The Bookseller Industry Awards took place last night in London, with a crowded field of winners led by Blackwell’s, named Book Retailer of the Year, and Little, Brown, who took home the evening’s biggest prize, Publisher of the Year. The latter was Little, Brown’s second win in the category since 2010, bestowed for a banner year that saw it publish hugely successful titles including Donna Tartt’s The Goldfinch and J.K. Rowling’s pseudonymous Robert Galbraith novel, The Cuckoo’s Calling. Blackwell’s, meanwhile, was cited for its work integrating digital and physical book sales from its development hub in Shoreditch, amongst other innovations.
Other publishers joining Little, Brown in victorious celebration were Canongate (Independent Publisher of the Year), HarperCollins Children’s Books (Children’s Publisher of the Year), Bloomsbury (Academic, Educational and Professional Publisher of the Year), Edward Elgar Publishing (Independent Academic, Educational and Professional Publisher of the Year), Pan McMillan (The Bookseller Special Award), Jonathan Cape (Imprint of the Year), Faber & Faber (Digital Strategy of the Year) and Orion (Marketing Strategy of the Year, for Gone Girl).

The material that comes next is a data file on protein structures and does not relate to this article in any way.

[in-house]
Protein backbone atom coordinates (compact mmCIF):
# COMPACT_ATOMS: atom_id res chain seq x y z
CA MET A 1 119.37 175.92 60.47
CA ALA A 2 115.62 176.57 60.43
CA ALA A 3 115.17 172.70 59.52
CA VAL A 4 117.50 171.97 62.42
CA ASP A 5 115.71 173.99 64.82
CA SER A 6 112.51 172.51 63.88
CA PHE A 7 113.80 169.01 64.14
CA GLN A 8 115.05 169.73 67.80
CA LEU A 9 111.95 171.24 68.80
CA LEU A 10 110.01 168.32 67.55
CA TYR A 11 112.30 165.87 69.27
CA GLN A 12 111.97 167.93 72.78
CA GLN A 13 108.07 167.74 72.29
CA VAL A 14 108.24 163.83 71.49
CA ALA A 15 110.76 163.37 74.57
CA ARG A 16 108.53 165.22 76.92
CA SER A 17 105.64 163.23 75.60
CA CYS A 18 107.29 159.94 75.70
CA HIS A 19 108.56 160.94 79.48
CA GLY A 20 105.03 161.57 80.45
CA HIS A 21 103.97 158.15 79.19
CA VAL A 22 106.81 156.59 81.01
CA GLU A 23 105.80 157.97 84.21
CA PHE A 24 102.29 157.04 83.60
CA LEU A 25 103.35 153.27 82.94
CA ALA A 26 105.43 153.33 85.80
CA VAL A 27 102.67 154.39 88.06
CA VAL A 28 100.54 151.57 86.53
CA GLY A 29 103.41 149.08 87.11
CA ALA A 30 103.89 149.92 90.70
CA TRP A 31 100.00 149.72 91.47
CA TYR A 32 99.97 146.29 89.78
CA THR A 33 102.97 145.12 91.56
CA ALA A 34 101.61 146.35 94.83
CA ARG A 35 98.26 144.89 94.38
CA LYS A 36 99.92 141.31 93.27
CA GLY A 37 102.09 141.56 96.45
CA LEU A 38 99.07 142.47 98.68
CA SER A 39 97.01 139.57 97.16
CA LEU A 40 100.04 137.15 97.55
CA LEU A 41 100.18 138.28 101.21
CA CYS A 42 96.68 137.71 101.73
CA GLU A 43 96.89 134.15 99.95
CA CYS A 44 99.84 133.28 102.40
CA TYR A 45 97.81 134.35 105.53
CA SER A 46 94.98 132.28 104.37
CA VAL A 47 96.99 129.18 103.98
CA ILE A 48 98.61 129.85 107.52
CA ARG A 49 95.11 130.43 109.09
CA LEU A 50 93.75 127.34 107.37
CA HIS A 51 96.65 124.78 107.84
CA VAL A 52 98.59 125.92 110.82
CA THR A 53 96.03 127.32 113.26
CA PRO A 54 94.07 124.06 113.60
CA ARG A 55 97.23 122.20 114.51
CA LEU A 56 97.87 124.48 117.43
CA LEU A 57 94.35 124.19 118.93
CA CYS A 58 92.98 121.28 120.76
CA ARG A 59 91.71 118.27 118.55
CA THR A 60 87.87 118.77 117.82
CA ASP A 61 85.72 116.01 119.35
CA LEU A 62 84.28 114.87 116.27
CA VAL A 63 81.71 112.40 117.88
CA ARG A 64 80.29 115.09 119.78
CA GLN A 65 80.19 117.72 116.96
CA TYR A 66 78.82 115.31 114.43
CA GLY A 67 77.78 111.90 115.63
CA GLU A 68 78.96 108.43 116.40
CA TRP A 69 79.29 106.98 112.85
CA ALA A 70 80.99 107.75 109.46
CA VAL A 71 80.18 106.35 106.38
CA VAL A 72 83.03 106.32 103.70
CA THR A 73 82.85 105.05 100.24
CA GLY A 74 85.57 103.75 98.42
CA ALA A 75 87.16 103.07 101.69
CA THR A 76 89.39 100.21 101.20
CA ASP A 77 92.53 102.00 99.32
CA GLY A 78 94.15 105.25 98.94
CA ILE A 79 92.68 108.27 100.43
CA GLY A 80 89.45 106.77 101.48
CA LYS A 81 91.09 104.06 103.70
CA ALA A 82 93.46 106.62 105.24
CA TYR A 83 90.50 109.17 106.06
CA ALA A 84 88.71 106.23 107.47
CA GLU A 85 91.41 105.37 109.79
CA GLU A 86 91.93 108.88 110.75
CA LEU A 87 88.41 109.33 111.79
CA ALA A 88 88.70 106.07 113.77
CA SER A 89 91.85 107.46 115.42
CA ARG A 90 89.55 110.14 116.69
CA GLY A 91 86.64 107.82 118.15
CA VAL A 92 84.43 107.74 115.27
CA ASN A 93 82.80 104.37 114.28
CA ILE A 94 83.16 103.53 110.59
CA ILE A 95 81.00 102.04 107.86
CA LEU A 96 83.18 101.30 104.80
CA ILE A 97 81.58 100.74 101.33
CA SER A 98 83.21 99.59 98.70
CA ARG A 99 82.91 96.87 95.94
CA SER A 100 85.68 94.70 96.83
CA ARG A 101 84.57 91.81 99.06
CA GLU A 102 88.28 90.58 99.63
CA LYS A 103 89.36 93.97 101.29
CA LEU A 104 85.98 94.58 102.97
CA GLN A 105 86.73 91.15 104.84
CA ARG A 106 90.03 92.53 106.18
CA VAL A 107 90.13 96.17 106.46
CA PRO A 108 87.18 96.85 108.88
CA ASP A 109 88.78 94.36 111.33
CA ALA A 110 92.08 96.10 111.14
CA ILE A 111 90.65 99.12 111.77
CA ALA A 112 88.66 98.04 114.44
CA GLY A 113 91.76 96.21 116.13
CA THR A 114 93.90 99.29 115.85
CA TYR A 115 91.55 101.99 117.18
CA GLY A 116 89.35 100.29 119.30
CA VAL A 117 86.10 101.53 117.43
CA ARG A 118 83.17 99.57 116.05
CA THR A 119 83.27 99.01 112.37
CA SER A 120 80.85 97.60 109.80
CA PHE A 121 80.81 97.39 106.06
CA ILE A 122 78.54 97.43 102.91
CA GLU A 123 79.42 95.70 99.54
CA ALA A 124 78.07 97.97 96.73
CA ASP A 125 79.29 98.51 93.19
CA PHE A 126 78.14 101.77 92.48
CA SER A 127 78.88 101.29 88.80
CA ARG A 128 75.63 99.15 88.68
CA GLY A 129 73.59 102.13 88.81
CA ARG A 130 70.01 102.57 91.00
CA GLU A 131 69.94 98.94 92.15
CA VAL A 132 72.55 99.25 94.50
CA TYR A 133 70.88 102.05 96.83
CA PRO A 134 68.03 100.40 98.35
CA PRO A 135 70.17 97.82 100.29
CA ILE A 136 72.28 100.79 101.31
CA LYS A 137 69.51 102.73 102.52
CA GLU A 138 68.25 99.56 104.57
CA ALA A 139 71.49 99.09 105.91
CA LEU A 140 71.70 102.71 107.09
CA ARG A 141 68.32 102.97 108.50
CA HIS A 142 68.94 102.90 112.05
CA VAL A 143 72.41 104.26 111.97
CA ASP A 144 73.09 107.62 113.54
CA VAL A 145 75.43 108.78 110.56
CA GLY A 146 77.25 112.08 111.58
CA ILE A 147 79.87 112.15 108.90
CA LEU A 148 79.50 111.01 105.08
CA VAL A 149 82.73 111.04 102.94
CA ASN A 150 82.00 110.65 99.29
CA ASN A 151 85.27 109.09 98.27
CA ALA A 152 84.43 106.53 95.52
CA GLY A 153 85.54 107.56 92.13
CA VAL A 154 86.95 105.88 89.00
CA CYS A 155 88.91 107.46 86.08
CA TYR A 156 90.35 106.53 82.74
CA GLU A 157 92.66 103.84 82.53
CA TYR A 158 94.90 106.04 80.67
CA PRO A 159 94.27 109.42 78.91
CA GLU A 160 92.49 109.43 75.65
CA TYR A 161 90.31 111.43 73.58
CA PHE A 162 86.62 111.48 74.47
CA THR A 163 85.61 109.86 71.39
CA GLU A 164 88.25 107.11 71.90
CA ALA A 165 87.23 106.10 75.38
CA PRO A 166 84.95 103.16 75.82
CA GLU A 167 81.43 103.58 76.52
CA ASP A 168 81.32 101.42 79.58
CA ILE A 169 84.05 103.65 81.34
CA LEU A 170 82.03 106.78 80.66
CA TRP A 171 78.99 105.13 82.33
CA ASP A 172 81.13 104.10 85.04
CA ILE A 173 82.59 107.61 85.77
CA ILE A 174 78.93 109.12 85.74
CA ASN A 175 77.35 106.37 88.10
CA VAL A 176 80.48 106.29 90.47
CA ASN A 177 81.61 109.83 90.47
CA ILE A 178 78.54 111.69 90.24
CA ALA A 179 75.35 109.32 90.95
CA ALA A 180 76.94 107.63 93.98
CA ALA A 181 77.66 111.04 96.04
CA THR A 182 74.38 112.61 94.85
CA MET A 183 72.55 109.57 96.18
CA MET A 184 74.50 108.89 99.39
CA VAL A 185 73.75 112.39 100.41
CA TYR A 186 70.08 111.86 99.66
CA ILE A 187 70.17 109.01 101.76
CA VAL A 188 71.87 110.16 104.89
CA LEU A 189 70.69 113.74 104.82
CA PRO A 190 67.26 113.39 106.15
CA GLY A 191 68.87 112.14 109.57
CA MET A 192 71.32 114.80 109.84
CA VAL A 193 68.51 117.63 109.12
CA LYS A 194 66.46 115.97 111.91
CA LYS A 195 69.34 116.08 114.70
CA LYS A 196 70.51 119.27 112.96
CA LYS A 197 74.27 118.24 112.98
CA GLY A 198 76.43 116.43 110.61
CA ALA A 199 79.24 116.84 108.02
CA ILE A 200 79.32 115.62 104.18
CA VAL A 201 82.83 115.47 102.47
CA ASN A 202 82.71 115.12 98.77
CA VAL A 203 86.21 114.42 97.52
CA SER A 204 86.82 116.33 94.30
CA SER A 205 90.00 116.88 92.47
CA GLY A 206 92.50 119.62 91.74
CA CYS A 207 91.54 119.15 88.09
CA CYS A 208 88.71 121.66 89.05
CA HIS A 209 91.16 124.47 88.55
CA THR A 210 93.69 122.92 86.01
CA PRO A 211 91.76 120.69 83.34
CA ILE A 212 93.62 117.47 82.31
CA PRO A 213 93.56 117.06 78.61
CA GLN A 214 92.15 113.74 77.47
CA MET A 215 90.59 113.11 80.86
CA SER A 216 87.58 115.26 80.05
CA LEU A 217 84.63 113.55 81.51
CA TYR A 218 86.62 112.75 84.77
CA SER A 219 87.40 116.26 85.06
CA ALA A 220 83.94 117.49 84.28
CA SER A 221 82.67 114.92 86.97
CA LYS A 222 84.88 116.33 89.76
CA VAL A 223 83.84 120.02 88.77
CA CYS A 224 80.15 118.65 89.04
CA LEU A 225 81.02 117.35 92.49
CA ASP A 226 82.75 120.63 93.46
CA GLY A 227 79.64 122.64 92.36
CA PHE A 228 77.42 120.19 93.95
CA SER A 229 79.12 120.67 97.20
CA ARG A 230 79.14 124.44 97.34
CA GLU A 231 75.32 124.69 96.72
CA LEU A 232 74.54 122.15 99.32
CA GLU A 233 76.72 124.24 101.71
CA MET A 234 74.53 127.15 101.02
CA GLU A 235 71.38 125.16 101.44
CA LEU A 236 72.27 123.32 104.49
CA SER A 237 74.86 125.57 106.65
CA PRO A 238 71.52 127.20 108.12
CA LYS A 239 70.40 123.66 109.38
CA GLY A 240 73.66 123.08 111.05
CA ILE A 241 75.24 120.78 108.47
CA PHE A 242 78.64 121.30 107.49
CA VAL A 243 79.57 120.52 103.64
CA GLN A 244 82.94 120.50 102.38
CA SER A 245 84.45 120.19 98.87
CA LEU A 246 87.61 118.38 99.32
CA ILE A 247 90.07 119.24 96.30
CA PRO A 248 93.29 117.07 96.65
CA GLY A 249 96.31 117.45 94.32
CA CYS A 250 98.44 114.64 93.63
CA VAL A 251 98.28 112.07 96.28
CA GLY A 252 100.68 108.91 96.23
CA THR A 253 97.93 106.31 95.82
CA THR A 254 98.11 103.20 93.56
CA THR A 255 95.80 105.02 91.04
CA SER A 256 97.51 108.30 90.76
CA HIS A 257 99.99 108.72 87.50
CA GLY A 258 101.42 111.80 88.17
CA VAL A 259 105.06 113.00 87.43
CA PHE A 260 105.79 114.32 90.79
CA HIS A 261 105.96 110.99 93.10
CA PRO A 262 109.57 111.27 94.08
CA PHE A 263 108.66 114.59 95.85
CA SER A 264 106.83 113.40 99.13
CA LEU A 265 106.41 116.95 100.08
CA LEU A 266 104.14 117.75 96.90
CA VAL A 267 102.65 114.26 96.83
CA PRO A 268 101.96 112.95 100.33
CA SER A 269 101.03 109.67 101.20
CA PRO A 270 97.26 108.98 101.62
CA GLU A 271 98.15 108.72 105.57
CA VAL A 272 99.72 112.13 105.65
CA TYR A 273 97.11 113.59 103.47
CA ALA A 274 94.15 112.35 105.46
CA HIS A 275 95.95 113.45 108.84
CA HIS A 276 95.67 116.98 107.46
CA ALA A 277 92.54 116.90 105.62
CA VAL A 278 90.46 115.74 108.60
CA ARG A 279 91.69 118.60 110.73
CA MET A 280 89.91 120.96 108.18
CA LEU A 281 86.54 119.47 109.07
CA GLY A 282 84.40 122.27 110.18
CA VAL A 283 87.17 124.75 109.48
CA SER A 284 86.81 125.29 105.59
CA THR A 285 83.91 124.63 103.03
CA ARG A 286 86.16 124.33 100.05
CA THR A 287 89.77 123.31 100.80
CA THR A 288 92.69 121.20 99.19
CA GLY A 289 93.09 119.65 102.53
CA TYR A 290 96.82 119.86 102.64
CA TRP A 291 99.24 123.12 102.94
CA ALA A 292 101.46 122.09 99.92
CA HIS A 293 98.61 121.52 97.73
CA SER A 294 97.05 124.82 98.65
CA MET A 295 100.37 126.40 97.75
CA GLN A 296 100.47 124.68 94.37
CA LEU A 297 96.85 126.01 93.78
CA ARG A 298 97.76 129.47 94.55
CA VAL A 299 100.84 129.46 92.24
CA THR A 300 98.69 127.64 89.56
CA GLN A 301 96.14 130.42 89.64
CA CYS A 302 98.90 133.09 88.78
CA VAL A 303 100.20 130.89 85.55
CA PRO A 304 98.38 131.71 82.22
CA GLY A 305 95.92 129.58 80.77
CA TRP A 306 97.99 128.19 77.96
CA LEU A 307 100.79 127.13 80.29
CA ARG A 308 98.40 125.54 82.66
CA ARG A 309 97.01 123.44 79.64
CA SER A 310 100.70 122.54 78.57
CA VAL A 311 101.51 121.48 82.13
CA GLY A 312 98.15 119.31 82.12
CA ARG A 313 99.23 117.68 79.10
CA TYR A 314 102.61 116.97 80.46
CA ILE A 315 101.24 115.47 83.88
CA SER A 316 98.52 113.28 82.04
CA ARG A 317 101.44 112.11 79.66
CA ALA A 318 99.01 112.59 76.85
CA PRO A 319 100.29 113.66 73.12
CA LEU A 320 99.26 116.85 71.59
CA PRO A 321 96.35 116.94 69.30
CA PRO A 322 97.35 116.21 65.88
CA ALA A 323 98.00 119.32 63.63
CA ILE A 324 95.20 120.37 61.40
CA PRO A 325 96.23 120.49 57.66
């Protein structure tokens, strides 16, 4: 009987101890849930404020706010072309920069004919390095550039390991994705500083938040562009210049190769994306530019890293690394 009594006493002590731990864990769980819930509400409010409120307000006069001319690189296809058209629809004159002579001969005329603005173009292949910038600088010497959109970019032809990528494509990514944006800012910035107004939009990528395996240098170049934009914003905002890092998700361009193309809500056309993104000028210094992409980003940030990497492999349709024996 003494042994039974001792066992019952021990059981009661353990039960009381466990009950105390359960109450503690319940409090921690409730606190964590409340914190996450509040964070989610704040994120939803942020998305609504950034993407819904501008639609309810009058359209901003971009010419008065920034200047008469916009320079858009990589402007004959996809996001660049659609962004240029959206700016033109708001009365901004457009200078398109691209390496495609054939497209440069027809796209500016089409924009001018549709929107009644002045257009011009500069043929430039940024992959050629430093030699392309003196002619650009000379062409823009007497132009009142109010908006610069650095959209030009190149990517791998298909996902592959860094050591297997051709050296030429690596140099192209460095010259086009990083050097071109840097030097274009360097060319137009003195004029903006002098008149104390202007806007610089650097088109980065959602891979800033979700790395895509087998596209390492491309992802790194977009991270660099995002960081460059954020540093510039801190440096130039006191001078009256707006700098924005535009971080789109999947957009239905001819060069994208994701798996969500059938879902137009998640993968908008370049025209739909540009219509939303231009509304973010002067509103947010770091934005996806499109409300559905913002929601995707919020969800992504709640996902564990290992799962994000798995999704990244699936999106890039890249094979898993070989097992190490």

Booksellers recognised alongside Blackwell’s were London’s Dulwich Books (Independent Bookshop of the Year), The Edinburgh Bookshop (Children’s Bookseller of the Year) and Sainsbury’s (ebook Retailer of the Year), with Library of the Year going to Midlothian.
Awards were also given to a number of individuals in recognition of their work across the industry: Dame Gail Rebuck, chair of Penguin Random House UK (the Booksellers Association’s award for Outstanding Contribution to the Book Trade, for the Books Are My Bag campaign); Helen Conford of Penguin Press (Editor of the Year for work on numerous titles, notably Morrissey’s Autobiography); Caroline Dawnay of United Agents (Literary Agent of the Year); Andrea Joyce of Canongate and Zosia Knopp of Penguin (jointly awarded Rights Professional of the Year); Rachael Wing of the Wallingford Bookshop (Young Retailer of the Year); Ben Willis of Headline (Publicity Campaign of the Year for The Silent Wife) and, in a further victory for Blackwell’s, Paul Thornton, of their Manchester branch (Manager of the Year). Proof-distribution platform NetGalley took the Supply Chain Innovation Award.
He was chief hack and music editor of webzine Brazen from 2006 to 2010, and hosted Left of the Dial on Subcity Radio from 2008 to 2011.
He can be heard semi-regularly on the podcast of Scottish cultural blog Scots Whay Hae ('20th best website in Scotland!' - The List), and in 2011 founded Seen Your Video, a film and music podcast and blog based in Glasgow. He has a Masters degree in Scottish Literature from the University of Glasgow that will never have any practical application. You are on a hiding to nothing if you follow him on Twitter expecting any kind of hot publishing scoop.